David A. Hoffman is a mediator, arbitrator, and Collaborative Law attorney at Boston Law Collaborative, LLC. He is past chair of the ABA Section of Dispute Resolution and co-chair of the Section’s Collaborative Law Committee. He teaches the Mediation course at Harvard Law School, where he is the John H. Watson, Jr. Lecturer on Law. He is the co-editor (with Daniel Bowling) of Bringing Peace into the Room: How the Personal Qualities of the Mediator Impact the Process of Conflict Resolution (Jossey Bass 2003).
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From David Hoffman
Congratulations on reaching this major milestone!! The Mediate.com weekly provides our community with a wealth of ideas, information, and case reports. It's a vital resource for mediation practitioners, teachers, and trainers.
The Mediator as Moral Witness
People in conflict often present their claims in starkly moral terms: "I'm in the right -- the other party is clearly in the wrong." Mediators are trained to deflect argument involving moral claims from a focus on entrenched positions to a focus on underlying interests. But what if the parties perceive their most profound underlying interest to be validation of their being “right”? What if each party is looking to the mediator to be a witness to the other party’s “moral culpability”?
Interview with David Hoffman
This is the complete interview by Robert Benjamin with David Hoffman, founder of The Boston Collaborative and former President of the ABA Dispute Resolution Section, filmed as part of Mediate.com's "The Mediators: Views from the Eye of the Storm" Series.
From David Hoffman
I appreciate the way that Mediate.com has steadfastly maintained a forum for all points of view within the sometimes tumultuous field of mediation. Congratulations on this latest milestone!! And thank you for walking the talk, and providing this important meeting place and resource for mediators, clients, and commentators.
Building Bridges: The Vital Role of Professional Relationships in the Collaborative Law Process
Collaborative Practice provides practitioners with three important solutions to this “Prisoner’s Dilemma” problem as an example of how to build collaborative bridges.
Mediation As A Spiritual Practice
Can mediation be considered a spiritual practice? And what is a spiritual practice anyway? We think the answers to these questions might explain, at least in part, why we and many other mediators find mediation to be so fulfilling – turning an occupation into a labor of love.
David Hoffman: Positive Change Comes From Conflict - Video
David Hoffman talks about conflict being good in that it brings about change. While conflict can be scary, it can also have positive outcomes.
David Hoffman: Concerns, Lack of Professional Diversity, and Public Funding - Video
David Hoffman emphasizes the need for more racial/ethnic diversity in the field in order to have the widest reach, broadening the movement. He also discusses the problem of community mediation programs being underfunded.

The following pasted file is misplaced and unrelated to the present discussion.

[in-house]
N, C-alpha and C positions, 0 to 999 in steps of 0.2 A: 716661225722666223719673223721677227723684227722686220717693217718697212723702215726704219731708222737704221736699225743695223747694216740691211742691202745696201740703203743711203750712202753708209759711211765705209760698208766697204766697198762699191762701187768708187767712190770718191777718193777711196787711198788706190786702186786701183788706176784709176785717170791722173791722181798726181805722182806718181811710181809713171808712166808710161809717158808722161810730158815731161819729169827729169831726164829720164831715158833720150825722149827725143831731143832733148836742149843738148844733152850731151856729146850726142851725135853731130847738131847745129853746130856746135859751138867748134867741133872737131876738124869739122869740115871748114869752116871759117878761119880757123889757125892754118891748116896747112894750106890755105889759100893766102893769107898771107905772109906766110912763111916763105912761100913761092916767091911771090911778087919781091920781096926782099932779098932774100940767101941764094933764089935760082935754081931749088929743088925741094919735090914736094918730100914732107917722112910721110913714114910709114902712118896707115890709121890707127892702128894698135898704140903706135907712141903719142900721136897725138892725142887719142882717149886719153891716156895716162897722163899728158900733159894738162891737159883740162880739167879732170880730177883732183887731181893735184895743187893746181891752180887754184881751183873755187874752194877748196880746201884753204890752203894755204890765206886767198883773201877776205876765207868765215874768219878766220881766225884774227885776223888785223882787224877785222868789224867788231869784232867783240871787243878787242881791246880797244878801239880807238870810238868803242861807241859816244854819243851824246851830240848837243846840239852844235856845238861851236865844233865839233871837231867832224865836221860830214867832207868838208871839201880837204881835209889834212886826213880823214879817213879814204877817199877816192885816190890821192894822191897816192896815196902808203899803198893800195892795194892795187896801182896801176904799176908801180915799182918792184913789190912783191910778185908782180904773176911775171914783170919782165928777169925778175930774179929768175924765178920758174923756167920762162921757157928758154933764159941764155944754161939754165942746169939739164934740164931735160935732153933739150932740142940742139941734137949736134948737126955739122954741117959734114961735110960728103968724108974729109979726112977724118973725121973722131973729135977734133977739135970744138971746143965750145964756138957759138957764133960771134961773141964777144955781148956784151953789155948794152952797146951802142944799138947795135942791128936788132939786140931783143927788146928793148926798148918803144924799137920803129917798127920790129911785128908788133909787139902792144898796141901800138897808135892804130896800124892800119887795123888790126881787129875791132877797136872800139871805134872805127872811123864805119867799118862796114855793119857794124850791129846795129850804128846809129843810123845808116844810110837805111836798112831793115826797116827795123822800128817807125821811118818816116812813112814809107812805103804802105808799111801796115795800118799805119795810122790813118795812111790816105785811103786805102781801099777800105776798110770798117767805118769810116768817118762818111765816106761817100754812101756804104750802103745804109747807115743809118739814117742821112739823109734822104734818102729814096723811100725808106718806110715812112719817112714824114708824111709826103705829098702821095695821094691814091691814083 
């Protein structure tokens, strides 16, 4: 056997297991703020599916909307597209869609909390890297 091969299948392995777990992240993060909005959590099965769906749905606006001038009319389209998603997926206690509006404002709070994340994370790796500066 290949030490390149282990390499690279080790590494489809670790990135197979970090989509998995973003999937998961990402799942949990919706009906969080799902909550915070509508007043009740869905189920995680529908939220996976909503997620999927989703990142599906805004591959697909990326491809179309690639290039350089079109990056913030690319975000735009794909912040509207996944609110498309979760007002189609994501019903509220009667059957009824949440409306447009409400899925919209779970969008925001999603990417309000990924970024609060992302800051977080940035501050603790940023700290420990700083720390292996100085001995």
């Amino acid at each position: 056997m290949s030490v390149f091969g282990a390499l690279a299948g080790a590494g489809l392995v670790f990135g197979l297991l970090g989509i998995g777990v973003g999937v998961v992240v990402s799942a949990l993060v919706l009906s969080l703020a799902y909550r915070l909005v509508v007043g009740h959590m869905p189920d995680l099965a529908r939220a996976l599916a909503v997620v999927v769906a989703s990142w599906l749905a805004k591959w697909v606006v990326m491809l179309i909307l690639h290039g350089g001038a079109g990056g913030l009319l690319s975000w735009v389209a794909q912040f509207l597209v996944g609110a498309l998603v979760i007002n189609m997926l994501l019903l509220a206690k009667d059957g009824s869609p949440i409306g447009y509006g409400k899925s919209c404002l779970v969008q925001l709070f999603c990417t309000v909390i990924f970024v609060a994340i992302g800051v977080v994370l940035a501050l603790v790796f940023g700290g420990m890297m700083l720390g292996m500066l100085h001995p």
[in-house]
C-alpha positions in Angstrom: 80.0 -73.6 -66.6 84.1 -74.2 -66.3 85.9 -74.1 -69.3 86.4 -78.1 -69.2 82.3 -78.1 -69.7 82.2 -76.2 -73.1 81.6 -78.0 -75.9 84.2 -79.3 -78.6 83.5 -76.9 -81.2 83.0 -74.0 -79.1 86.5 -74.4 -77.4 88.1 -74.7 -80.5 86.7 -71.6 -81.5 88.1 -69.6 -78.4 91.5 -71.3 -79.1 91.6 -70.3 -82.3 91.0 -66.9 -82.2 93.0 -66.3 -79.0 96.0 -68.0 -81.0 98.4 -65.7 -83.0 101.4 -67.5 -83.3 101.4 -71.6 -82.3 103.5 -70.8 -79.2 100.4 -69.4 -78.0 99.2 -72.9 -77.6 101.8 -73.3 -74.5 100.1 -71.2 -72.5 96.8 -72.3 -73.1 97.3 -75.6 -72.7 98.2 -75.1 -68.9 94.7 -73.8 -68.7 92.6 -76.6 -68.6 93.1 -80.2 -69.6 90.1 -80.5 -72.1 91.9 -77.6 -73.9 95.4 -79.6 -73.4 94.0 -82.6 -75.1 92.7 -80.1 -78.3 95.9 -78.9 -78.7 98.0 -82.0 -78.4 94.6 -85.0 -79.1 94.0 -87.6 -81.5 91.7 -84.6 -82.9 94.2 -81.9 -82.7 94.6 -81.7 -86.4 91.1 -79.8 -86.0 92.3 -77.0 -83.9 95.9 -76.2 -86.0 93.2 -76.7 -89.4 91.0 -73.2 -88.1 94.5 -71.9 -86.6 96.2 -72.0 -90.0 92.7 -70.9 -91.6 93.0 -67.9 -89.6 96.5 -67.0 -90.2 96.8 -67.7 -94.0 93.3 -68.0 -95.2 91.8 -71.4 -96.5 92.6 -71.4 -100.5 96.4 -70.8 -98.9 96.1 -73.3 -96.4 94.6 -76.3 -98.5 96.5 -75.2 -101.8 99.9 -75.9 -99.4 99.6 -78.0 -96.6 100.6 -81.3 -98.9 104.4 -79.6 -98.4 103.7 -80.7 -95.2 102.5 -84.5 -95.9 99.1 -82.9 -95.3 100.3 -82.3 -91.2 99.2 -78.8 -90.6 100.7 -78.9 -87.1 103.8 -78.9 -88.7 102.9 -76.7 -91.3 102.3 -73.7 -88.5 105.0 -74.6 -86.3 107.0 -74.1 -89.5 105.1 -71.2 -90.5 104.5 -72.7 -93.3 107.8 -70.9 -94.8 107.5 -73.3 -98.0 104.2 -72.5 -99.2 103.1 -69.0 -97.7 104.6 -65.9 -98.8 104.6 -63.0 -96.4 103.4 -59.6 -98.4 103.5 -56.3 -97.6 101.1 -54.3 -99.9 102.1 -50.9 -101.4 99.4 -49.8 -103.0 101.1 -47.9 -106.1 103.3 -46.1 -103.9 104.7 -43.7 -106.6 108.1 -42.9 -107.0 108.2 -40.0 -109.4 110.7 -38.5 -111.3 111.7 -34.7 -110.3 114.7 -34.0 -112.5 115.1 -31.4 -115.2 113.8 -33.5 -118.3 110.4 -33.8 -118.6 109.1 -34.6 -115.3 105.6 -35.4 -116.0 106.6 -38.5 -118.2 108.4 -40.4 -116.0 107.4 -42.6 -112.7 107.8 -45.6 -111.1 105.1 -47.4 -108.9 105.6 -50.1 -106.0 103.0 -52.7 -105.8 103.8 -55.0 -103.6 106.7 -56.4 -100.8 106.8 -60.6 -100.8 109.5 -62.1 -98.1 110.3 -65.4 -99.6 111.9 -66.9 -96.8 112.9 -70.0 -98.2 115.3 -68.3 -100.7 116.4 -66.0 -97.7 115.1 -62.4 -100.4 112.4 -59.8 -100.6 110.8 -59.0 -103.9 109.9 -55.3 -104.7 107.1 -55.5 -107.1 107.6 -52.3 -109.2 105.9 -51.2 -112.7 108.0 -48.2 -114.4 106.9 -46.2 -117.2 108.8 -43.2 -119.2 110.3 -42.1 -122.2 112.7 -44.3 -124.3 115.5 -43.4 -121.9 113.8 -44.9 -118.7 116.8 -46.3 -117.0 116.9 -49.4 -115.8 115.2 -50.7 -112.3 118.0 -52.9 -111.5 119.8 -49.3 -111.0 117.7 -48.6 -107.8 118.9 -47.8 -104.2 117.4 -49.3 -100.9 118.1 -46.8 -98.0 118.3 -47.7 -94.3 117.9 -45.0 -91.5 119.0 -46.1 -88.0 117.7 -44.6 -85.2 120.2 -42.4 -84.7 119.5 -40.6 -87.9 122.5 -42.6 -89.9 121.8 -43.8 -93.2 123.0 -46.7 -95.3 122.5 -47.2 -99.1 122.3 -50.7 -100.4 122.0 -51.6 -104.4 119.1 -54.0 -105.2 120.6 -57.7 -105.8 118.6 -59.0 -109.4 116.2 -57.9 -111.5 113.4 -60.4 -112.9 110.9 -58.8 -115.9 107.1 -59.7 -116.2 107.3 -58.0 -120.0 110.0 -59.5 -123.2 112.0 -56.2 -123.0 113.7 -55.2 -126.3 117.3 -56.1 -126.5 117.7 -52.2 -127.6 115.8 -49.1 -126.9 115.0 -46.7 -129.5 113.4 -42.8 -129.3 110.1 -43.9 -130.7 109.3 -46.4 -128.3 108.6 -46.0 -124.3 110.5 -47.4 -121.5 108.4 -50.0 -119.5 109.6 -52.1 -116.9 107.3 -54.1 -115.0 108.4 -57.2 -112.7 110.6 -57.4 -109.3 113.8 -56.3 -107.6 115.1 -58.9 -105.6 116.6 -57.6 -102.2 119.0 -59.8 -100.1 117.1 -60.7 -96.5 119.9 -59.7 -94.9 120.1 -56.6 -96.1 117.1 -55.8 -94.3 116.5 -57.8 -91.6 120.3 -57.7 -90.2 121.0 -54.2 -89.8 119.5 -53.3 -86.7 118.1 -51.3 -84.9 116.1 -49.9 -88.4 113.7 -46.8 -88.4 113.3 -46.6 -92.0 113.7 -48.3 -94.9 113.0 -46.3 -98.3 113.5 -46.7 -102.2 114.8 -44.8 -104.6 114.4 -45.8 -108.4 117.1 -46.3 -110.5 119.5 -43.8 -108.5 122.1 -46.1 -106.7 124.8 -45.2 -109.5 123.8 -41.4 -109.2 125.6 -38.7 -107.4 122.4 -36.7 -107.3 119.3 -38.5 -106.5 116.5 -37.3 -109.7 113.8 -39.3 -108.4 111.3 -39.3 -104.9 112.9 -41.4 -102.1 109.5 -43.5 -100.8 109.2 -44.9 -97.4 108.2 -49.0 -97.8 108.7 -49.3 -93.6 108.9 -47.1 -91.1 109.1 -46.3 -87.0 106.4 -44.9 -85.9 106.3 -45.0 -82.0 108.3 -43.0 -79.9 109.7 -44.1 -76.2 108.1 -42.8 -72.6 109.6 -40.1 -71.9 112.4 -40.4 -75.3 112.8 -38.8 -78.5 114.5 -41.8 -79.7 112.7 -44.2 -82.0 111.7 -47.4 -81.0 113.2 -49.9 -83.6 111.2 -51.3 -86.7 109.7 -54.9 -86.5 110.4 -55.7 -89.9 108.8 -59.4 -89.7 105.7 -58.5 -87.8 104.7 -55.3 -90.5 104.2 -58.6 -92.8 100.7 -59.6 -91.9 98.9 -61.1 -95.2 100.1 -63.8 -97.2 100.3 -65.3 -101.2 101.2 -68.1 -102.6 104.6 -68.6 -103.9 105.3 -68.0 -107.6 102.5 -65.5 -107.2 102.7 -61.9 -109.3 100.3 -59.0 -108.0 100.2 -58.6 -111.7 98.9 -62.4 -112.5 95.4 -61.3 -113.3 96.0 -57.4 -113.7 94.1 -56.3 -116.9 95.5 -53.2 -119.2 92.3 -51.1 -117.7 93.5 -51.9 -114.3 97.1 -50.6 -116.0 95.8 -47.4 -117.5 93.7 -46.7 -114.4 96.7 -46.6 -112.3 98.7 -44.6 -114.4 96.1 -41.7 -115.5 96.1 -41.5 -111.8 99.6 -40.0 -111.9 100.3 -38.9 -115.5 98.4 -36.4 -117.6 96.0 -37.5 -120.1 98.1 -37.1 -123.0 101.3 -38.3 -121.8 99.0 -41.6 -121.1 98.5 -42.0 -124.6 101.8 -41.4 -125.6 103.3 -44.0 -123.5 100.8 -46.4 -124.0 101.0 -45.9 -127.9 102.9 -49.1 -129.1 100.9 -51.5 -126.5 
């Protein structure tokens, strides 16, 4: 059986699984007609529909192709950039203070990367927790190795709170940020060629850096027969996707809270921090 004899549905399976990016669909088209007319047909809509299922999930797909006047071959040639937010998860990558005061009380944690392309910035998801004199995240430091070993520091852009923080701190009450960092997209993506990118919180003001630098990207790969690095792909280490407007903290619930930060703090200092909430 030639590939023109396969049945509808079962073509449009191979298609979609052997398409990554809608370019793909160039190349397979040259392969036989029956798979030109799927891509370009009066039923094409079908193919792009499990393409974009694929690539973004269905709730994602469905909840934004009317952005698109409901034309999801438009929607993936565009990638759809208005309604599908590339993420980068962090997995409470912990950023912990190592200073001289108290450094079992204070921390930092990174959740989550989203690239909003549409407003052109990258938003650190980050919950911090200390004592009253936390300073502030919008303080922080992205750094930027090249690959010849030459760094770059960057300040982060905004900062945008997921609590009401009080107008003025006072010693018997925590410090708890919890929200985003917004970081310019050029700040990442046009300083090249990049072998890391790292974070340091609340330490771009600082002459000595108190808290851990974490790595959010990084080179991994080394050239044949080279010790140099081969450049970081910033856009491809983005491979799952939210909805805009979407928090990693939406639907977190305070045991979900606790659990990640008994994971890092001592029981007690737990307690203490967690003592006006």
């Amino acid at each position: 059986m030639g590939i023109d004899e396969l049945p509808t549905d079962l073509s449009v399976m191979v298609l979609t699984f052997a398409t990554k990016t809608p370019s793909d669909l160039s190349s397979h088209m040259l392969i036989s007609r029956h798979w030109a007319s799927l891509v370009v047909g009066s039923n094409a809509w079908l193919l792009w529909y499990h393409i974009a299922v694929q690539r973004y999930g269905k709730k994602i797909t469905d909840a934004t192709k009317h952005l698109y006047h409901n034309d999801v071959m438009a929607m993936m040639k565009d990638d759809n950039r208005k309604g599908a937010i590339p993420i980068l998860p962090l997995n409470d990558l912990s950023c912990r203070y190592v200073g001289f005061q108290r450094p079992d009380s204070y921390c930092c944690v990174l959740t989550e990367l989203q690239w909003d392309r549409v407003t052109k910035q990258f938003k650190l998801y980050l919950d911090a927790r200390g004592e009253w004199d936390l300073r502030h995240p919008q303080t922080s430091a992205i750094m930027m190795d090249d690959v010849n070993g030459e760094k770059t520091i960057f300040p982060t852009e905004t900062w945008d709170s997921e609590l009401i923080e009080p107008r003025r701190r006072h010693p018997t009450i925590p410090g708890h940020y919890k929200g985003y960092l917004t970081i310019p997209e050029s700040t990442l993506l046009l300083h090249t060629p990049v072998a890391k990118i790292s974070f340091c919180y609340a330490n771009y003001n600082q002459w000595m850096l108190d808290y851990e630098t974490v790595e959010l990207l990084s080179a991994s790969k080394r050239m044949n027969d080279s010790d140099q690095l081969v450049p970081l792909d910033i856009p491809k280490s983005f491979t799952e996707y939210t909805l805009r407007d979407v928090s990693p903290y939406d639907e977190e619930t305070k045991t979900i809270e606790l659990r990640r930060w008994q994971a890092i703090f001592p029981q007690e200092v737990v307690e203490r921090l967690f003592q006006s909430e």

David Hoffman: Background: Family and Religious Influences - Video
David Hoffman describes how his family background contributed to his social values and his tendency to be conflict avoidant.
David Hoffman: Using Tools in a Toolbox - Video
David Hoffman discusses the metaphor of using mediation techniques as one would tools from a toolbox. The wider range of tools one has and the more skilled one becomes with these tools, a wider range of people can be served and the mediator can be more successful.
Communicating Collaboratively in Cyberspace: What Couples Counselors Can Teach Dispute Resolvers About Email
Mediators and Collaborative Practice (“CP”) professionals receive training in communication skills, but that training typically involves in-person communications. In a world where email is beginning to replace much of our face-to-face and telephonic communication, there is a need for training that addresses email communications. The purpose of this article is to begin to fill that void in training by examining some of the ways in which e-mail communication differs from other types of communication. In addition, the article will explore the lessons we can learn from mental health professionals about how to communicate more effectively using electronic media.
From David Hoffman
Amidst the flotsam and jetsam that passes through my email inbox, there are a few items that I always read. The Mediate.com Newsletter is one of those items, because it's one of the first places where cutting-edge ideas appear, and the articles are well thought out and well written.
A Well-Founded Fear of Prosecution Mediation and the Unauthorized Practice of Law
This growing concern about the unauthorized practice of law (UPL) arises from reports around the country of charges filed against mediators who are not lawyers. These prosecutions-or in some cases warnings-are primarily directed at divorce mediators as a result of their drafting of detailed marital settlement agreements. However, all mediators have reason to be concerned, because of uncertainties about what constitutes UPL in the context of mediation.